Johnston writes about the power of listening. In chapter 8 of Opening Minds he describes a situation in a classroom where the teacher asks students to share with the class what their partners said during a think/pair/share type activity. Some students could restate accurately what their partners said and others couldn’t. The teacher asked them to share what their partner said to bring awareness to their listening abilities.
This was powerful to me because I have conducted these types of activities several hundred times. I do them daily at least once. Our class is a very collaborative class, but I had to stop and ask myself if we are a listening class. I honestly don’t know the answer to that. I do know though, that I could be a little better at listening to what all my students have to say.
We all do it. We ask a question and then a student begins to answer it and the answer has an explanation that may or may not make sense, but it’s long… very long. I’ve been know to ask the student to wrap it up, to focus their answer, I’ve even drowned them out and did the automatic head nod accompanied by the “uh huh, hmm”s. This doesn’t make me a bad teacher. It makes me human.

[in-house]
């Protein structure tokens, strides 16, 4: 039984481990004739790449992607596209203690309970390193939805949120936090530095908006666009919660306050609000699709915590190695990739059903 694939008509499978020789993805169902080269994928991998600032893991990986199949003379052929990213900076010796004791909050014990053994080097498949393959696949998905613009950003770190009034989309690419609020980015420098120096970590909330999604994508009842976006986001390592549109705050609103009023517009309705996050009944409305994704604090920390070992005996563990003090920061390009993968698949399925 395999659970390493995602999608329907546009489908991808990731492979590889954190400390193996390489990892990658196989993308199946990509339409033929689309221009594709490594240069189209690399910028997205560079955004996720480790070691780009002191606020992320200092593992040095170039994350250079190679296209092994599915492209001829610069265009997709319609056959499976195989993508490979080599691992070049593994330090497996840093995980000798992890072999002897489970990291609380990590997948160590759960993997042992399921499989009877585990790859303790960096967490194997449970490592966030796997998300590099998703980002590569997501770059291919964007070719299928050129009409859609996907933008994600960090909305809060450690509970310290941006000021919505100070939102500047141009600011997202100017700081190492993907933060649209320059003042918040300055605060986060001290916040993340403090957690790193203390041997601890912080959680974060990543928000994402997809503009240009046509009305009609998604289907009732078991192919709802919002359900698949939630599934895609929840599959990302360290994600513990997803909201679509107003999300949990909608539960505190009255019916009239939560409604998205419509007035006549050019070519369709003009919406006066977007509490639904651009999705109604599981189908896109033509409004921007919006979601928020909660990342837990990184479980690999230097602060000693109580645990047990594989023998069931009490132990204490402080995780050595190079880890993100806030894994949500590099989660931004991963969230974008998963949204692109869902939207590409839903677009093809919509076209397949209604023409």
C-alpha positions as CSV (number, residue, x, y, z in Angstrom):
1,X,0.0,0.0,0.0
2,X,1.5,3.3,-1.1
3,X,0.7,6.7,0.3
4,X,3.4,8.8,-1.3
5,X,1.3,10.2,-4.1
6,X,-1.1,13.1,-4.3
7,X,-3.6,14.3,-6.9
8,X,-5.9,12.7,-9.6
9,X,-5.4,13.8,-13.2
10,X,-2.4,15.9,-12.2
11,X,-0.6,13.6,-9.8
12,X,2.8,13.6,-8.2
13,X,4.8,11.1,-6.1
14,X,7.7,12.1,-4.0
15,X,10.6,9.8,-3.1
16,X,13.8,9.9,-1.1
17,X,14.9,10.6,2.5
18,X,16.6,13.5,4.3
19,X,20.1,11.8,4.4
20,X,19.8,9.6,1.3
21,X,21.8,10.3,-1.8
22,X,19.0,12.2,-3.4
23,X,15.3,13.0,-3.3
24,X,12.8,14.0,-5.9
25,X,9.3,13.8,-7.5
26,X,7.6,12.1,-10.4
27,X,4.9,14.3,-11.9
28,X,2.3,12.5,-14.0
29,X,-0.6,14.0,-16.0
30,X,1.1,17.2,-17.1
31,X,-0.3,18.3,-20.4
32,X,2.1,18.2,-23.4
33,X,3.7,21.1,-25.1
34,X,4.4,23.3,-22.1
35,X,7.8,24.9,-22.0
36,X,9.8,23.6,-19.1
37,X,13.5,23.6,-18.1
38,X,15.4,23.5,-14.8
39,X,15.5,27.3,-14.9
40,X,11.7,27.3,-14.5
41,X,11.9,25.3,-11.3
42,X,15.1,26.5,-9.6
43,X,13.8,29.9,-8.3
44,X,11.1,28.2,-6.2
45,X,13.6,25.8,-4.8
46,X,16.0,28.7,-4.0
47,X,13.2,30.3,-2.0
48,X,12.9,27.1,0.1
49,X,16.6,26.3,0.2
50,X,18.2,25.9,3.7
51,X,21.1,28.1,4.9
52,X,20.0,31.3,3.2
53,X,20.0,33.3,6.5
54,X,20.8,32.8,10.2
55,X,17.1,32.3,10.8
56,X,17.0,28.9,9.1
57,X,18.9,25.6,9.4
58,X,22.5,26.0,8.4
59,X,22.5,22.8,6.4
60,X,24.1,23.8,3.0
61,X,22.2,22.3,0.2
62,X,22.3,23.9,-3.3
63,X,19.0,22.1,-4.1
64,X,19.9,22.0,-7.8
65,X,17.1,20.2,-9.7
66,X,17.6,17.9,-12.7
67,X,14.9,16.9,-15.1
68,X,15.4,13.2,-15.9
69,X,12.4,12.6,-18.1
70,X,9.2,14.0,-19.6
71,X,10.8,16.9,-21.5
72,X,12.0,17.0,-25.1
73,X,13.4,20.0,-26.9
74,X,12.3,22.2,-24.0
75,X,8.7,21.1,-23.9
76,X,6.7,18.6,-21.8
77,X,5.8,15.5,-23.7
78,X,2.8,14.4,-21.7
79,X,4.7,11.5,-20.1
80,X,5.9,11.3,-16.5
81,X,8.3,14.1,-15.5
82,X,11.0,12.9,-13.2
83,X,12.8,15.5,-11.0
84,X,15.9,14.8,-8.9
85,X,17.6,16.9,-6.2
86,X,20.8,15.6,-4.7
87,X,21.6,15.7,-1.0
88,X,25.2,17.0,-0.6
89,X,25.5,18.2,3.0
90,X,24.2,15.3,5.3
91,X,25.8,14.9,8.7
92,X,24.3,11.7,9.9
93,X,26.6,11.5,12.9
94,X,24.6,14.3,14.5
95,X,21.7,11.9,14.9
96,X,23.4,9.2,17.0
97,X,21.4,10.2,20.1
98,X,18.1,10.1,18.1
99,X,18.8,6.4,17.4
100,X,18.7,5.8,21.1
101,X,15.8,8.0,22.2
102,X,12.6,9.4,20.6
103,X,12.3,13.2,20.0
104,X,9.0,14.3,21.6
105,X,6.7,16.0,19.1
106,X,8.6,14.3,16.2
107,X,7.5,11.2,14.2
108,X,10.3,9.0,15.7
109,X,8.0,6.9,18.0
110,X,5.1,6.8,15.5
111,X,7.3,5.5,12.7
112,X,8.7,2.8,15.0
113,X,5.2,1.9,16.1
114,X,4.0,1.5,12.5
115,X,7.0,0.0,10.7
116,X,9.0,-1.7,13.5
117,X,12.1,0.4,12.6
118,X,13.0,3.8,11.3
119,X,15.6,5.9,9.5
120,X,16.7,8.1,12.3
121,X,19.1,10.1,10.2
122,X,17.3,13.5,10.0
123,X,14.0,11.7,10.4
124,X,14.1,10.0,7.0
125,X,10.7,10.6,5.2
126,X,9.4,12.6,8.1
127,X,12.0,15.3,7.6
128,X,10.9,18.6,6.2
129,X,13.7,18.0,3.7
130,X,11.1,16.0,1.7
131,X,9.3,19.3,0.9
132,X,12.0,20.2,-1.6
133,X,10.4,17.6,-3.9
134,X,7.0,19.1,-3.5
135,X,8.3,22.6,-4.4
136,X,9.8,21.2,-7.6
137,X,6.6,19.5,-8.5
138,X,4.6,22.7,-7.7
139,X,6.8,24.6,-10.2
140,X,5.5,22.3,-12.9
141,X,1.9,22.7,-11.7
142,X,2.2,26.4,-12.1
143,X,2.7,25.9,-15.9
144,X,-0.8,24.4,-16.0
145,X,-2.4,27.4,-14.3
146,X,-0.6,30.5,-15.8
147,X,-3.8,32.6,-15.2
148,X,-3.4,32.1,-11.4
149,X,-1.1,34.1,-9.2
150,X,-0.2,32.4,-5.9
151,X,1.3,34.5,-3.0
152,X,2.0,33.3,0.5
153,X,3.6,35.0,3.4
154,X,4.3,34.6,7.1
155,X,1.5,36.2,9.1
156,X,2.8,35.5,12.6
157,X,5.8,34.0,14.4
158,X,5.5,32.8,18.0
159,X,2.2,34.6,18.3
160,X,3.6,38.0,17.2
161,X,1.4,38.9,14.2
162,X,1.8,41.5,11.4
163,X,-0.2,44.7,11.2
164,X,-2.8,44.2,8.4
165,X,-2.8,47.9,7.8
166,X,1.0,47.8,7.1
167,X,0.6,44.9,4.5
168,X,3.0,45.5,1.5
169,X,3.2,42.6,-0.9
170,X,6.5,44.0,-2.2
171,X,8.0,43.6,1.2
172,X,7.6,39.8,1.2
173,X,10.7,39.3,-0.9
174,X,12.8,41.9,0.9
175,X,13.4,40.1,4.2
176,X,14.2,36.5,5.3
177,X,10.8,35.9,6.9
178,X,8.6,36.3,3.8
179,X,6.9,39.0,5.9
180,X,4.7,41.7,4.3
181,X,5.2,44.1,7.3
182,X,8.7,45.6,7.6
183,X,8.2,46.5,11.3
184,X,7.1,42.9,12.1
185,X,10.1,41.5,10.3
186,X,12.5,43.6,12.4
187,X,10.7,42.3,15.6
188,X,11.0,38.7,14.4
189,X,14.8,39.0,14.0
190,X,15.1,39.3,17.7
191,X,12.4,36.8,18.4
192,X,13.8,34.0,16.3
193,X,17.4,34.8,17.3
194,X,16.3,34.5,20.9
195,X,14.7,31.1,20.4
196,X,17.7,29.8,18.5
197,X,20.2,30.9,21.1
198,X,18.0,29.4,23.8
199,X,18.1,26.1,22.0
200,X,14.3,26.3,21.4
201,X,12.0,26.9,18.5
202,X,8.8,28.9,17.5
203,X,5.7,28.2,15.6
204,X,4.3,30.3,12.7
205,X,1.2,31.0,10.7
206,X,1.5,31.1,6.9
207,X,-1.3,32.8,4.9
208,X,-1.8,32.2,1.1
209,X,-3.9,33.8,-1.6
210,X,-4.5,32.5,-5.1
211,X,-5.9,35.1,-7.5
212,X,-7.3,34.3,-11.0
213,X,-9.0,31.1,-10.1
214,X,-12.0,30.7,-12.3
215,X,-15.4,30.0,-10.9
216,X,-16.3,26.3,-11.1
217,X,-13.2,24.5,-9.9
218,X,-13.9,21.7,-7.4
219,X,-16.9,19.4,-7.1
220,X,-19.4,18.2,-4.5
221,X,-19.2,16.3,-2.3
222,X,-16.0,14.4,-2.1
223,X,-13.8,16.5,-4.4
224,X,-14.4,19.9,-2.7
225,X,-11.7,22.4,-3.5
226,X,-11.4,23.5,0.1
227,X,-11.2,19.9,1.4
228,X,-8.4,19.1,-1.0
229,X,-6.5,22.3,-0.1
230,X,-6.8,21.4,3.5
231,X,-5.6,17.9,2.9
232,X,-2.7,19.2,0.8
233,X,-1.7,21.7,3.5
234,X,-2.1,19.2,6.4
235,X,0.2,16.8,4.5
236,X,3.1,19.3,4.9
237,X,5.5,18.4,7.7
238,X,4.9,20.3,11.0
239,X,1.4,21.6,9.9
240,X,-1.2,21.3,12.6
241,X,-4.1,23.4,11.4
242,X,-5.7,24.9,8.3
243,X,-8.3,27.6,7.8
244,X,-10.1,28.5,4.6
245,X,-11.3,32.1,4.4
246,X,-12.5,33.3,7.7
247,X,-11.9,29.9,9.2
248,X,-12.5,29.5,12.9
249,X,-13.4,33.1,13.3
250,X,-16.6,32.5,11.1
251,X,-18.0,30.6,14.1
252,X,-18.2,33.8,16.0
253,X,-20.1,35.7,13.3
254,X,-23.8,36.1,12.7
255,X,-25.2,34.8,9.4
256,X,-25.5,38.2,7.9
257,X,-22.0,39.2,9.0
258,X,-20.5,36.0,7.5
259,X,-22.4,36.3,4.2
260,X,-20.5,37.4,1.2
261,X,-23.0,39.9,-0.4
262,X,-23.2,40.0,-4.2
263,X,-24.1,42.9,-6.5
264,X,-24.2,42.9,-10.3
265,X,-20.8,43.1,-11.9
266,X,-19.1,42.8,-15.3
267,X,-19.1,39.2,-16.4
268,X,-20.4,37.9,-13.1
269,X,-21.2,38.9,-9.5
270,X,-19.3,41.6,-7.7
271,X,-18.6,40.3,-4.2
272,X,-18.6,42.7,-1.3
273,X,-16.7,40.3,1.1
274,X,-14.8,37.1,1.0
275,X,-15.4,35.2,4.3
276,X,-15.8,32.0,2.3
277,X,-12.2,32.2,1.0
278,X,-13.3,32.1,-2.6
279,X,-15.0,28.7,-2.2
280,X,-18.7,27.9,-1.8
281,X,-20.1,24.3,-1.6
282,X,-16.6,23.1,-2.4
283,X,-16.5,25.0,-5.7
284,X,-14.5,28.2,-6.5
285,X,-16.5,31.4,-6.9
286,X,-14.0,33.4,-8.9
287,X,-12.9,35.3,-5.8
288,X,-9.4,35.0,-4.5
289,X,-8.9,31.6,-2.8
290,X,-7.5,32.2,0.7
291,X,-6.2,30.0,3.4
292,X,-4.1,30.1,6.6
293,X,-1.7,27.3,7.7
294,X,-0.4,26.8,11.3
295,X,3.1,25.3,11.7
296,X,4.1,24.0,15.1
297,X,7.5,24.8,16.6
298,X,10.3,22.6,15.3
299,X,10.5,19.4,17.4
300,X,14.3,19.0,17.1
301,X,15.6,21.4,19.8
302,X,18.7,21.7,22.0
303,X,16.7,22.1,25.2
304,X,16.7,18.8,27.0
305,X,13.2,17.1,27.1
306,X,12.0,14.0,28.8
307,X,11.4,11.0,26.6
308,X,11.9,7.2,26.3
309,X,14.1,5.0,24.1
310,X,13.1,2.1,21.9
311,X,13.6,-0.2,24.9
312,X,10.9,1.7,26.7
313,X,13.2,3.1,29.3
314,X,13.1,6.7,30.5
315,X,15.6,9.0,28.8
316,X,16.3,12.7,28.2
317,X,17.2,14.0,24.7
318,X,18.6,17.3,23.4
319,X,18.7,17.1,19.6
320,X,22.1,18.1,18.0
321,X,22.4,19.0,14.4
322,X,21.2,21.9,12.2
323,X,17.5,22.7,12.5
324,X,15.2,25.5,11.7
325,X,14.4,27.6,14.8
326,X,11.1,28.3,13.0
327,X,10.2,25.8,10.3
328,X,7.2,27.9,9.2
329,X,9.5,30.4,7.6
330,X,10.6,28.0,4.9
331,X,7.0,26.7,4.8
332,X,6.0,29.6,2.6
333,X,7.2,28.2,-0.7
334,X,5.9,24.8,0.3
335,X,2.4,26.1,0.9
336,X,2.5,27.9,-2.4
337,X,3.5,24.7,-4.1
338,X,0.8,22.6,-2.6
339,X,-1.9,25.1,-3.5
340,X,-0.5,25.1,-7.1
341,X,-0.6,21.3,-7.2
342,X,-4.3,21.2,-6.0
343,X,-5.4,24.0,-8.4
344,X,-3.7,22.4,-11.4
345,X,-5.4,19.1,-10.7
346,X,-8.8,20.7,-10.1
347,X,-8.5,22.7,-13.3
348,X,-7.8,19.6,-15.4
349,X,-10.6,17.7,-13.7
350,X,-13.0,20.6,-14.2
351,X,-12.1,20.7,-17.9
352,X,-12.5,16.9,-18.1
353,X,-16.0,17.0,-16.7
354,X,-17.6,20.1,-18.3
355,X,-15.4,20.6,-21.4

I am very thankful for that example in chapter 8 because it has encouraged me to not only try an activity like that to build better listening skills with my kiddos, but to also be a better listener myself.
After reading I was left feeling excited to go to work tomorrow. That’s always a good feeling!
Suggestions For Group Thinking (Ch. 8)
Listen, and respect each other’s ideas.
Everyone gets to be heard.
We give reasons when we agree or disagree,
and we ask for reasons when people forget to give them.
Everyone is responsible for group decisions, so we try to agree.